Morris's happiness to work with Frank in great deal relates to his ability to finally instruct a younger man, an ability that he lost when his son died. In some ways, this foster relationship could be compared to Joyce's similar pairing in Ulysses of Leopold Bloom, whose young son Rudy died, with Stephen Dedalus, though Leopold and Stephen are quite different from Morris and Frank. Marcia Booher Gealy also has recognized the idea of an older man tutoring a younger as a primary theme in Yiddish literature. As this chapter shows, Morris Bober has become an instructor not just in how to run the grocery, but also in a system of moral values. When Frank proposes that Morris cheat his customers, Morris is aghast. Morris's small lecture on ethical shopkeeping is just one of the first of many that he will deliver to Frank. Frank has become Morris's assistant, yes, but in becoming so he will become a student of Morris's entire way of life, not just his techniques for running the grocery store. Given the fact that both Morris and Frank are missing a son and father respectively, their relationship will also take on one of a foster parentage.
While Morris begins to instruct Frank in this chapter, it is clear that Frank is far from understanding Morris's perspective. Already, Frank has grown edgy in the grocery as he watches people suffer in the prison-like environment of the ghetto. He criticizes Al Marcus and Breitbart for their meager existences, but as Morris explains Frank entirely misreads the situation. While Frank thinks that Marcus is weak, Marcus is actually incredibly strong, insisting on working day after day despite the fact that he has terminal cancer. Furthermore, while Breitbart appears grim, he managed to pick himself up after being left in financial and emotional ruin by his business partner and wife. The unwillingness of these men to give up in the face of hardship should be emulated in Morris's ethnical system. Although Morris explains these values to Frank, Frank still is unable to truly understand.
By constantly showing the reader Frank's internal thoughts, Malamud continues to dramatize Frank's painful struggle to be a good person. Frank still entertain thoughts of being a purely good character, but his actions contradict his desires. Frank keeps stealing. Although Frank decides to confess his role in the robbery, he does not. His failure to do so is not truly surprising. Frank long has demonstrated his good intentions, but never followed through upon them with his actions. His learned behaviors restrict his abilities to be the person that he wants to be. Eventually Frank's behaviors will have to change if he wants to reach his ideal, but he is far from such a change in this first chapter of moral instruction.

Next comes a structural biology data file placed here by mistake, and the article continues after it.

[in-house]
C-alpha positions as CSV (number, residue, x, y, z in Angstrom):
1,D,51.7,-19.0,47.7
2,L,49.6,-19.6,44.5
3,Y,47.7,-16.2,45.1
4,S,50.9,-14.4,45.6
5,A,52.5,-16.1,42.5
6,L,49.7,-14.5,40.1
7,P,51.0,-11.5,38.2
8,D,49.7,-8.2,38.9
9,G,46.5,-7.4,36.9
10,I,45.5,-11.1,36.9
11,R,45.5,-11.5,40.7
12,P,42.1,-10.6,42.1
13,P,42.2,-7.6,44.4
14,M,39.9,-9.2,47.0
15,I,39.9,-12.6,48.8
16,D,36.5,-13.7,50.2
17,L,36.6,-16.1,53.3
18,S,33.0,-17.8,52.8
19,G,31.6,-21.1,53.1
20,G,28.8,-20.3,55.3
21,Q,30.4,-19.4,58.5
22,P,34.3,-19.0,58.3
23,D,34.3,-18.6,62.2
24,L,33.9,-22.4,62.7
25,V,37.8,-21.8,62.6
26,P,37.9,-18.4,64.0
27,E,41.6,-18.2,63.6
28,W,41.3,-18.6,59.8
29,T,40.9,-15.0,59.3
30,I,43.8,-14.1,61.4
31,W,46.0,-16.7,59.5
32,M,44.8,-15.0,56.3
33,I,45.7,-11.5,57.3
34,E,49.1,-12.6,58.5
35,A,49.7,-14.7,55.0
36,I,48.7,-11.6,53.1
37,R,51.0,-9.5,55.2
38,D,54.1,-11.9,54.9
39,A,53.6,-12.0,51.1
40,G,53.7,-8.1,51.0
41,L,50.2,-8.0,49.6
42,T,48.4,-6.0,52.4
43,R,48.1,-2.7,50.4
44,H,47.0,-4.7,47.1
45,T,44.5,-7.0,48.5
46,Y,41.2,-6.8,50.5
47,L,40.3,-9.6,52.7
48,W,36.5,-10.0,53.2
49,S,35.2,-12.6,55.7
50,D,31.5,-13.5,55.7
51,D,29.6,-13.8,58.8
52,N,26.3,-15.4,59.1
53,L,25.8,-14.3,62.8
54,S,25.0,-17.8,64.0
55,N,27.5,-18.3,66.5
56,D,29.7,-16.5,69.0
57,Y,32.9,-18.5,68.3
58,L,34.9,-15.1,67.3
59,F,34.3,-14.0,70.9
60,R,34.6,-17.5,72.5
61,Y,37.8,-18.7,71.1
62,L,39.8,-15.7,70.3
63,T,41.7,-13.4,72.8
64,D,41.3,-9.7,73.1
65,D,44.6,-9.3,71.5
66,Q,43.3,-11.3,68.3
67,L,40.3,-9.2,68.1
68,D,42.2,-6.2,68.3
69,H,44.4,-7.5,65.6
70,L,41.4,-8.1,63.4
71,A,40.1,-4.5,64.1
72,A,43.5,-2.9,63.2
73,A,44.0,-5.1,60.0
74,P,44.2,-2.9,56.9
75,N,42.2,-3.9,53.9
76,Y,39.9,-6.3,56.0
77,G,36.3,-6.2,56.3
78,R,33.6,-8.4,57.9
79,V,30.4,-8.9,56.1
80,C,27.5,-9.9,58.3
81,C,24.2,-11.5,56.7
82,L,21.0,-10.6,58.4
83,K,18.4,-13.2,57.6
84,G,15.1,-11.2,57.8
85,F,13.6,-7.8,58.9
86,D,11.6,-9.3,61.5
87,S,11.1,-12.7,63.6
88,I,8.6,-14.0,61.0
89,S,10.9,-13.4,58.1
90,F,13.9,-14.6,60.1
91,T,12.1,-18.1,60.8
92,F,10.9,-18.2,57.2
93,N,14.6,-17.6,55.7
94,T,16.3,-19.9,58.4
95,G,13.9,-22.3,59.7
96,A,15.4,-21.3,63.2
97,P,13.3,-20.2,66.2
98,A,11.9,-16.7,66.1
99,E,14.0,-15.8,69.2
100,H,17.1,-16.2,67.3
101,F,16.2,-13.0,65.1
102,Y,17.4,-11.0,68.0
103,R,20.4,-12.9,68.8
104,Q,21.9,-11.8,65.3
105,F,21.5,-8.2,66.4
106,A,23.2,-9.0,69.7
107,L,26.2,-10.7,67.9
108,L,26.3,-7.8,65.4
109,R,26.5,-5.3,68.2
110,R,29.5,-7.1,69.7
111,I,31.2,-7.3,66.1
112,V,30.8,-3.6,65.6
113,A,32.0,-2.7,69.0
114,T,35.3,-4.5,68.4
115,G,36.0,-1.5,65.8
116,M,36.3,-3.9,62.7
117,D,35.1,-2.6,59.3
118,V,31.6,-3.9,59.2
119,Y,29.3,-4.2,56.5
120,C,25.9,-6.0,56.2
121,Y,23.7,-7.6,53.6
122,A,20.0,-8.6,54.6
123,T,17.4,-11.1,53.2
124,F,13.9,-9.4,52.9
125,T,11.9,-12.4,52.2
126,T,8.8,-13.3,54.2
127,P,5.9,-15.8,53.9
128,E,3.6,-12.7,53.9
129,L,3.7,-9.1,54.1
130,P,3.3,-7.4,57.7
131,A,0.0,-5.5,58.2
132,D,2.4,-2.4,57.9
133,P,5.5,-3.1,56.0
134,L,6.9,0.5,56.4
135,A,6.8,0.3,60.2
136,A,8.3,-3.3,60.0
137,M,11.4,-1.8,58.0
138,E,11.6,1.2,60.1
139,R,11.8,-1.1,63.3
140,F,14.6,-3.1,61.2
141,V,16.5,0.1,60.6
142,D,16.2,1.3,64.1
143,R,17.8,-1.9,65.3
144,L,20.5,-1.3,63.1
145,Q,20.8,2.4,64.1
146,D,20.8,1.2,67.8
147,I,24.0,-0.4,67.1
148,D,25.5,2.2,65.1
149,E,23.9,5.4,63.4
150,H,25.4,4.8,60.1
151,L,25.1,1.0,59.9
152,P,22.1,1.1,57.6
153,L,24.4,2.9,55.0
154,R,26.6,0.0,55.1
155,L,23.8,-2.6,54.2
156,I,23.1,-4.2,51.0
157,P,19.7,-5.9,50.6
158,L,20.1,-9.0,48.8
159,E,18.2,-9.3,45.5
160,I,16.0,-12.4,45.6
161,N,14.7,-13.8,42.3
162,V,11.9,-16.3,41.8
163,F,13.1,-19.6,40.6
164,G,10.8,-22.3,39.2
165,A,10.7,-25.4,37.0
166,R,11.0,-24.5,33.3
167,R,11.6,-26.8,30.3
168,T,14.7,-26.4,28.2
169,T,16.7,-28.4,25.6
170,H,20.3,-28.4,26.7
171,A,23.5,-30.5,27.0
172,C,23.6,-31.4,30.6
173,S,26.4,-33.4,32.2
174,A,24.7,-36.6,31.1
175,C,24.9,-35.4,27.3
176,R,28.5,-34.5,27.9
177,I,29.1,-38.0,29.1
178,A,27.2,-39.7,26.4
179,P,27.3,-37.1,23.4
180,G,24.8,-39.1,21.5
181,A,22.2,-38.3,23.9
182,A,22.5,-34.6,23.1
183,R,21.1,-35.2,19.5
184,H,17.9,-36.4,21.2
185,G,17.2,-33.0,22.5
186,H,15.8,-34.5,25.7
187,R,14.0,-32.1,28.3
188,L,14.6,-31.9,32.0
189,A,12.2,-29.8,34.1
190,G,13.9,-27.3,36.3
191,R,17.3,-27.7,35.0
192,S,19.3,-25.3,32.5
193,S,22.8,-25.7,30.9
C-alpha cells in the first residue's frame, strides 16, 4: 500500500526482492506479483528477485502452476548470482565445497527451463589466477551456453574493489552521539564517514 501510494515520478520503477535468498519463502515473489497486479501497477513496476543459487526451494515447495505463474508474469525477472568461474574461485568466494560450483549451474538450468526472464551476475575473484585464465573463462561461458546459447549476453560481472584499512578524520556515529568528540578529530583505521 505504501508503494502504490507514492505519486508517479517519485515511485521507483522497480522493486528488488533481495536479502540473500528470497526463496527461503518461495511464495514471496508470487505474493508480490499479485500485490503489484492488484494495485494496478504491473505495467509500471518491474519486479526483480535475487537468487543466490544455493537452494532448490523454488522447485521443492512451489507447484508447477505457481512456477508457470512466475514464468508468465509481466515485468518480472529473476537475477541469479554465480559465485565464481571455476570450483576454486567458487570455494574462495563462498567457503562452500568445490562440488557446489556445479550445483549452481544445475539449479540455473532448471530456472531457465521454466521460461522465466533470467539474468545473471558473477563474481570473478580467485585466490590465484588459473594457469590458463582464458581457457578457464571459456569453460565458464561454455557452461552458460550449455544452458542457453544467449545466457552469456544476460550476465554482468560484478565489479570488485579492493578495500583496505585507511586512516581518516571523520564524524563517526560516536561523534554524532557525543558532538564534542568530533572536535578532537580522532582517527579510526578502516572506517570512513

Frank also starts to pursue Helen with increased fervor. Their relationship begins in the library, which seems an appropriate setting. Its appropriateness comes not simply because of Helen's interest in learning, but because the two will initially only be able to see themselves like two-dimensional images on a page, without full depth of character. Their tendencies to cling to certain preconceived notions become clear as they walk home together. Helen first has negative opinions of Frank because he is a gentile and her mother has always drilled into her head the idea that all gentiles possess a form of evil. Furthermore, she assumes that he lacks intelligence showing that she is an intellectual snob. When she sees him at the library, she assumes that he is reading Popular Mechanics, but actually he is reading a biography of Napoleon. Her misconceptions fall apart as they walk, because Frank describes his desire to go to college and tells her a story about Saint Francis of Assisi. The story of Saint Francis is, in itself, important and actually neither Frank nor Helen truly understands it. In the story, Saint Francis laments his desire to have a wife and children because he is a monk, therefore he shapes a family out of snow and feels better. What this story truly testifies to is Saint Francis's ability to supplant his physical earthy desire for lust and love with a pure love for God and his natural creatures. Frank likes this story, but is very far from understanding what a pure form of love is. Frank is trapped in his physical sexual desires, although he thinks that he is not. For Helen, the story suggests a level of intelligence and literacy that Frank does not truly have. Helen, the dreamer that she is, begins to spin fantasies about his ability to intellectually overcome the world. At this point in the novel, both Frank and Helen are trapped in their preconceived notions of the other and although they have a yearning to love, they both cannot because of limitations in their characters.
Readers' Notes allow users to add their own analysis and insights to our SparkNotes—and to discuss those ideas with one another. Have a novel take or think we left something out? Add a Readers' Note!